Ugggh!!!

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mom29
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Re: Ugggh!!!

Postby mom29 » Tue May 22, 2012 07:25 pm

I don't know anything about guest's claims about the blog I linked. Since this site is about supporting moms who have had preeclampsia I removed the links because supporting moms is more important than debating about a blog. Please feel free to edit your posts also so the links are not available.

StrongMom
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Re: Ugggh!!!

Postby StrongMom » Tue May 22, 2012 07:09 pm

mom29 wrote:[quote
Every relationship in my life has suffered tremendously from it, including the one with my son. That is part of the reason that rather that the health care professionals need to present everything in the BRAND. Women need to get the choice to decide based upon those risk factors that they find most important to control for with those risks and their related probability presented in a non-emotion driven way.


What is the BRAND? Am I understanding correctly that you feel women should get to make the final decision regarding delivery based upon risk factors and what they are comfortable with? Our OB's or MFM's have one thing we mothers do not, extensive training and lots of experience managing mothers & unborn babies in high risk situations. They are responsible to keep both safe. At a certain point the risks of an early birth outweigh the risks of continuing a high risk pregnancy.

BRAND is evaluating the Benefits, Risks, Alternatives, and Do Nothing. I absolutely feel that women should have the choice of how their pregnancy is 'managed' with the guidance of their physician. I have seen and learned waaaaay too much since having my son to put blind faith in a doctor. I have interviewed different doctors since then, and have been amazed at how many times they have 'managed' a pregnancy not based on what was best but what would leave them with the least liability. This is part of the reason that the US has one of the worst maternal mortality rates in the developed world despite countries which have the same risk factors in their population (i.e. hypertension, obesity, ect). Absolutely, there are times that early birth outweighs the risk on continuing a pregnancy. However, there are also a lot of doctors who act before that time has been reached due to fear of being sued, not what they truly think is the best course of action. I know that there are good OBs/mfm out there who can think selfishly, but they are few and far between. And I know that in situations I know where I risk being sued, I personally act differently so I cannot blame them for that.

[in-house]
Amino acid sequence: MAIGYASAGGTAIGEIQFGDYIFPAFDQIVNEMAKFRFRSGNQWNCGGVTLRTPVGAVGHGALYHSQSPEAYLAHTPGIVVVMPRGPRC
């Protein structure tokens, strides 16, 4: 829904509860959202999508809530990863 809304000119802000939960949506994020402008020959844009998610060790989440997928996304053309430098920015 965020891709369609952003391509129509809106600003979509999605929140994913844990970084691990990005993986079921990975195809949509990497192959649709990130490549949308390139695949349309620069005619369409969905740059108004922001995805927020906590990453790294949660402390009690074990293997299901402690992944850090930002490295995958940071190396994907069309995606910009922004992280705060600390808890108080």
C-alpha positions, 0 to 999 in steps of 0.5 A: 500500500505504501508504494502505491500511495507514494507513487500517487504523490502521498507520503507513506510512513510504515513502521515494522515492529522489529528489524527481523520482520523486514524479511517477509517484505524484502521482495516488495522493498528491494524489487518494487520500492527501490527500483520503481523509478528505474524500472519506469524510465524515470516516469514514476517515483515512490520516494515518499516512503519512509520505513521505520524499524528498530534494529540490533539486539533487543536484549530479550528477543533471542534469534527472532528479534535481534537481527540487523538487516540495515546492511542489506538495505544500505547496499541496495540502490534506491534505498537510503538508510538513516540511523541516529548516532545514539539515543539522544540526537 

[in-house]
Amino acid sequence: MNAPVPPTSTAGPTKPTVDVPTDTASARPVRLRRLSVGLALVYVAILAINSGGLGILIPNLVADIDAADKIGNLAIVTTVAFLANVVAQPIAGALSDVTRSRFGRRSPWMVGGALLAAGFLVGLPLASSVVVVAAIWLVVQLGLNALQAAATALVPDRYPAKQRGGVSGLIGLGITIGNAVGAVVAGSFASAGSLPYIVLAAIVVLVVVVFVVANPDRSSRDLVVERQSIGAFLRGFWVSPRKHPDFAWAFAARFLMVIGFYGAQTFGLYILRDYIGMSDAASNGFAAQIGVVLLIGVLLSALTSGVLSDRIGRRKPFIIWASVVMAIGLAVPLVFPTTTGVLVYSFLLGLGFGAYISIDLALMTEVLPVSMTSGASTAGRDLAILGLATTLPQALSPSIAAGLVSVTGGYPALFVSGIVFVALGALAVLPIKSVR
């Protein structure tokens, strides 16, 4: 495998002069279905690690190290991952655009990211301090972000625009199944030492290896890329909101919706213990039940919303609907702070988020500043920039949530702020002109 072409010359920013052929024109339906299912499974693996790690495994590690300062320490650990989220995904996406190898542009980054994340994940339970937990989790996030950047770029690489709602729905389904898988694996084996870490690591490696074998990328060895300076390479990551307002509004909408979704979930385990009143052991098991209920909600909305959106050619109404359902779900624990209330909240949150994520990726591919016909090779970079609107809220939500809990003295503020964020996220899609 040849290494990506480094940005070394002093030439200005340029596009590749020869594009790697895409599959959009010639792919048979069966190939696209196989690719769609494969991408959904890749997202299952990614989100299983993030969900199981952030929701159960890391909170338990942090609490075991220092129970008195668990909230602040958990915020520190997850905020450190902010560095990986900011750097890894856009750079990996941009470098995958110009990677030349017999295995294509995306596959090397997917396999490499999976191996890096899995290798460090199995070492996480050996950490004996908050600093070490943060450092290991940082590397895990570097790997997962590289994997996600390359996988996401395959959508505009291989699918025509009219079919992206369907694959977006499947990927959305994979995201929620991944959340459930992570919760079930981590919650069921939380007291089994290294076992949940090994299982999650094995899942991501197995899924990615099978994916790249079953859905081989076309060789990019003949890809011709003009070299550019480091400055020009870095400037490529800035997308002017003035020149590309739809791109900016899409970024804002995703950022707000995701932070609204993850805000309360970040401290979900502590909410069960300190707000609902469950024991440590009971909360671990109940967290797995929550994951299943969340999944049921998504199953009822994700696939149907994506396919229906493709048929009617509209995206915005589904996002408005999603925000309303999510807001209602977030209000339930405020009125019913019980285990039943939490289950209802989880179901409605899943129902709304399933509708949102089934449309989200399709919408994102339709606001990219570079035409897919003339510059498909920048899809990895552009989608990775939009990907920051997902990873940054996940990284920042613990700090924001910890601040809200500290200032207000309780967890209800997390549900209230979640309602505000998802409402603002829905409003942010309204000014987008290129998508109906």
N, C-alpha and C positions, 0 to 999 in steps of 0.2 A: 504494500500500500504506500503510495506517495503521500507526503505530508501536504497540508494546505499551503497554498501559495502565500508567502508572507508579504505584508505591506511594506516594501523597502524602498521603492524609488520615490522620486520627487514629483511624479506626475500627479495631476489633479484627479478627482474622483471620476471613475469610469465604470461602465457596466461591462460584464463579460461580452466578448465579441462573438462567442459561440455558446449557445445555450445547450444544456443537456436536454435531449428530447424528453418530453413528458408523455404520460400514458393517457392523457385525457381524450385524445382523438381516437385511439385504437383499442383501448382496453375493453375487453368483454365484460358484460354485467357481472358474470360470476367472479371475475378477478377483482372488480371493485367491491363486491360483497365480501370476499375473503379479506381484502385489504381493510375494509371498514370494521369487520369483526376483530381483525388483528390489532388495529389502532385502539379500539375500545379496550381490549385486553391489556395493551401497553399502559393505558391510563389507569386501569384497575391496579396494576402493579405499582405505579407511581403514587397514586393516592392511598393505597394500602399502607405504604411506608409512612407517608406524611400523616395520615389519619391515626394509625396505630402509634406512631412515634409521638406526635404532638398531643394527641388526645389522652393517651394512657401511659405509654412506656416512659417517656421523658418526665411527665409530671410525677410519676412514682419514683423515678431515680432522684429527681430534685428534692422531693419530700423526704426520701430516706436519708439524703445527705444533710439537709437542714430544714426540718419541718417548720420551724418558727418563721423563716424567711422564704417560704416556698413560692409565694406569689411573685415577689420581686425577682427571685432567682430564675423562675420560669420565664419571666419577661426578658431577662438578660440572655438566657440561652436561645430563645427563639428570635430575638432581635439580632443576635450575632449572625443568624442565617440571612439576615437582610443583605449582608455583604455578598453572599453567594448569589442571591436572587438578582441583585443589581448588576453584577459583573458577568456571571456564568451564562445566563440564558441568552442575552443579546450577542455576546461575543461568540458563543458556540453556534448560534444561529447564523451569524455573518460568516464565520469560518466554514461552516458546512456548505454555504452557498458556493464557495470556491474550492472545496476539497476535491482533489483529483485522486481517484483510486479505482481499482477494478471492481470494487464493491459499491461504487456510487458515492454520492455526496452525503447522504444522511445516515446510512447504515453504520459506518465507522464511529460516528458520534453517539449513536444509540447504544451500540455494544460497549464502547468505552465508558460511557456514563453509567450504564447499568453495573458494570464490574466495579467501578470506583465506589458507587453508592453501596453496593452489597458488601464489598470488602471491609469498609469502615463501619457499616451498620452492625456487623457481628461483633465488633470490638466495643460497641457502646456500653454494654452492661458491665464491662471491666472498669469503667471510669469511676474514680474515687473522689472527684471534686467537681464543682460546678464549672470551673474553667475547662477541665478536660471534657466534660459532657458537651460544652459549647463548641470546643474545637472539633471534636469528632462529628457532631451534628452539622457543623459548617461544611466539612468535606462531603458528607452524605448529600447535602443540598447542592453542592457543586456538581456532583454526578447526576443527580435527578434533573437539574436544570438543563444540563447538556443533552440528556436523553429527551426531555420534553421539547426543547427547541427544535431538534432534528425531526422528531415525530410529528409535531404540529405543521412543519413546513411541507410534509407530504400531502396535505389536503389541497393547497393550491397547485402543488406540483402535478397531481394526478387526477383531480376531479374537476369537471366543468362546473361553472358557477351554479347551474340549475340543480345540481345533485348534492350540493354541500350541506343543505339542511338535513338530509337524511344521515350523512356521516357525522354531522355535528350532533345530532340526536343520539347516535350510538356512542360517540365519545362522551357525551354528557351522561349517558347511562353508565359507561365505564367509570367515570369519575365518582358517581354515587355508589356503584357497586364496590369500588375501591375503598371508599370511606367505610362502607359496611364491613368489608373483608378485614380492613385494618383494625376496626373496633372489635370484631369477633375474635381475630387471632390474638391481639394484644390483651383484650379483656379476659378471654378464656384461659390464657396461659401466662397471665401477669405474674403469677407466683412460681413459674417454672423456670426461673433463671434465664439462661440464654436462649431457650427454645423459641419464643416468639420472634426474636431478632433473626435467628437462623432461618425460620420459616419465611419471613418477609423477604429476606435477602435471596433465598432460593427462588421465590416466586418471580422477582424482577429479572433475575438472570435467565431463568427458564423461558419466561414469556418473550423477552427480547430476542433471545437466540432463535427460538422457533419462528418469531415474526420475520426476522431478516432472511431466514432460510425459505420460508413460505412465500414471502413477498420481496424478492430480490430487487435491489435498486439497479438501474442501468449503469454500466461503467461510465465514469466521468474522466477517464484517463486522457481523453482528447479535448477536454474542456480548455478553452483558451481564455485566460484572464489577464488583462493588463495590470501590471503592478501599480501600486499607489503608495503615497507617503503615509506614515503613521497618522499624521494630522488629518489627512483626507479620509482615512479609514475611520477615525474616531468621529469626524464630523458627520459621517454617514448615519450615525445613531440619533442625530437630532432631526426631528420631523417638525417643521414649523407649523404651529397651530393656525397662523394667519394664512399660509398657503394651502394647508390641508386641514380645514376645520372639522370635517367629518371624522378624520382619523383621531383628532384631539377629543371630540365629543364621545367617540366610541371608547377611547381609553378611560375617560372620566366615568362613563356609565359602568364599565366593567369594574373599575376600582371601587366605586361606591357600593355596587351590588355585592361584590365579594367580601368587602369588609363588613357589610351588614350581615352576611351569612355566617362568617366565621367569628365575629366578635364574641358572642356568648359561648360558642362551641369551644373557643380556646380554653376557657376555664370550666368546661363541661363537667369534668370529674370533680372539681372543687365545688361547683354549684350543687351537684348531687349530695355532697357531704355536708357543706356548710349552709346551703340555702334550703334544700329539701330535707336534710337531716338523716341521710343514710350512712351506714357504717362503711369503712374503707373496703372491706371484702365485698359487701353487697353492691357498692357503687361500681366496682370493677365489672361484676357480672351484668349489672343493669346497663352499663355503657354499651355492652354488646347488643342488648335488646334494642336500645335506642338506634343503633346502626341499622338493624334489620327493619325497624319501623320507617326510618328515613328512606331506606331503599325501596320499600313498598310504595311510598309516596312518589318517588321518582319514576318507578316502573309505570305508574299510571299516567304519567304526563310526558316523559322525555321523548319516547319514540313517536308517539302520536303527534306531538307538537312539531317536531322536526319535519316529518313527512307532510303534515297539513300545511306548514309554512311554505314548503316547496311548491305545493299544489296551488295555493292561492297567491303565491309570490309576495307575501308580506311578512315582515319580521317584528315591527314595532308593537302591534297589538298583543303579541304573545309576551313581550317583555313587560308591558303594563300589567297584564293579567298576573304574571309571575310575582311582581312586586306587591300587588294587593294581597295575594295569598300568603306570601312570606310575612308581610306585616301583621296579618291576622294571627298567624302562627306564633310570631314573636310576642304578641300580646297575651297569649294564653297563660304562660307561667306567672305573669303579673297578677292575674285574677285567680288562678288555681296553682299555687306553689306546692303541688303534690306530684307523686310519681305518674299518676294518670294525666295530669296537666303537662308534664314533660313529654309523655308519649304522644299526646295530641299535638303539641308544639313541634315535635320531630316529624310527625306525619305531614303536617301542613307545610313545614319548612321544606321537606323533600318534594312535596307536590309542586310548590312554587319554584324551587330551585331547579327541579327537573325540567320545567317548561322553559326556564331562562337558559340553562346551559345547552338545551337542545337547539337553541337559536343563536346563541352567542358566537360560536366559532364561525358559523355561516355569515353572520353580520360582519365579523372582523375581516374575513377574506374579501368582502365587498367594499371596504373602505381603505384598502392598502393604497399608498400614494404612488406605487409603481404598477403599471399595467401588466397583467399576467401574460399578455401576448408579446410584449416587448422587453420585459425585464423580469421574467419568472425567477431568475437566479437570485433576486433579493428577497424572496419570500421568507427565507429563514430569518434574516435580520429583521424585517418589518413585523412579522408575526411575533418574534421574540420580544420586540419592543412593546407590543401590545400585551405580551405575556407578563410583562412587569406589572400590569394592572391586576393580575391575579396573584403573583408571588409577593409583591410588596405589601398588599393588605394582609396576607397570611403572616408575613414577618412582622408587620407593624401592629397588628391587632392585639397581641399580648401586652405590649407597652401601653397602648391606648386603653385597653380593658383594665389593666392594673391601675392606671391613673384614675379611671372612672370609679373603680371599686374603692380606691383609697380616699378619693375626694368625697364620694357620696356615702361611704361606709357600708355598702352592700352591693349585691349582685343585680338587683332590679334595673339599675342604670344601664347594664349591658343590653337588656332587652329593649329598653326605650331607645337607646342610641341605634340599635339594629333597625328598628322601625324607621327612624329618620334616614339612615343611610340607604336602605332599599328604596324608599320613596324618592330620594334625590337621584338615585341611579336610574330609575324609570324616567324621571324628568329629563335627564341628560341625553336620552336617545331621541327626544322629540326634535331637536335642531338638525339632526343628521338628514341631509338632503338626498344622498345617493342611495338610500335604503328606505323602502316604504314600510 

I remember my MFM telling me anything after 32 weeks was frosting on the cake when I was admitted at 30 weeks. That didn't mean my baby would encounter no difficulties, but that he preferred an early birth with resolvable issues vs. me having a seizure or stroke and suffering permanent damage. Also, the doctors take into account how you are feeling (swelling, headache, visual disturbances, increased bp), not just the lab results.

"Resolvable issues" in a MFM's book and in my book are very different. Yes, having a child who survives is paramount--- but if the cost is disability when it hadn't needed to be that is still not "resolvable" in my book. MFM very rarely look at long-term affects. They look at short & mid-term affects-- often they do resolve. They often stop following the child when they hit school age, which is when many issues start to become apparent. Whether these raise to the point of having a disability or just are 'different' from their peers in some of the 'soft' neurological signs are part of what the difficulty in defining "resolvable issues".

I don't know any mother who has had an early delivery not wonder if she could have stayed pregnant longer or done something different. I thought I wasn't feeling "that bad", but when looked at my old messages to my friends and my posts on a message board I realized I had forgotten just how bad I really was feeling. It really took me awhile to get past the second guessing and what ifs. Staying home from Oct. to April was hard and having a preemie who was gaining weight slowly the first few months was nerve wracking.[/quote]

I had absolutely no signs or symptoms other than a slightly raised bp, I have asked others and everyone around me says the same. (no swelling, no headache, no pain, no general uneasiness) I felt better than I had my entire life.
DS born 2010 at 37 week 5 lbs 13 oz due to pre-e

StrongMom
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Re: Ugggh!!!

Postby StrongMom » Tue May 22, 2012 06:48 pm

Guest wrote:
mom29 wrote:Regarding the March of Dimes study:
"... The reduction in early elective delivery reduced NICU admissions, reduced both the induction rate and the C-section rate, and ... presumably reduced costs. However, these benefits were achieved at a very steep price. The stillbirth rate increased from 2.5 to 9.1 per 10,000 term pregnancies. Instead of 3 stillbirths between 37-39 weeks among 12,000 patients, there were 11 stillbirths between 37-39 weeks among a similar number of patients after reduction in early elective deliveries"

My youngest was born at 33 weeks and I had hoped to get further in the pregnancy. I second guessed the decision even though I knew it was in the best interest for both of us.

I don't know what happened during your son's nicu stay, but I'm sorry it was such a bad time for you.


Those are still pretty remote numbers an increase of possibility from 0.025% to 0.091 yes that is a big increase but still very remote possibility.

I would NEVER click on a link of someone who publicly attacks children (no matter what you think of their parents), who thinks that women should stay with an abuser no matter what the cost to her, who purports that epidurals have no side effects, or harasses and has her followers harass people with different opinions especially while the labor. Additionally, someone who has been kicked off of scientific sites because she was unable to provide anything but her opinion or papers with her opinions does not hold any value in my book.
DS born 2010 at 37 week 5 lbs 13 oz due to pre-e

StrongMom
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Re: Ugggh!!!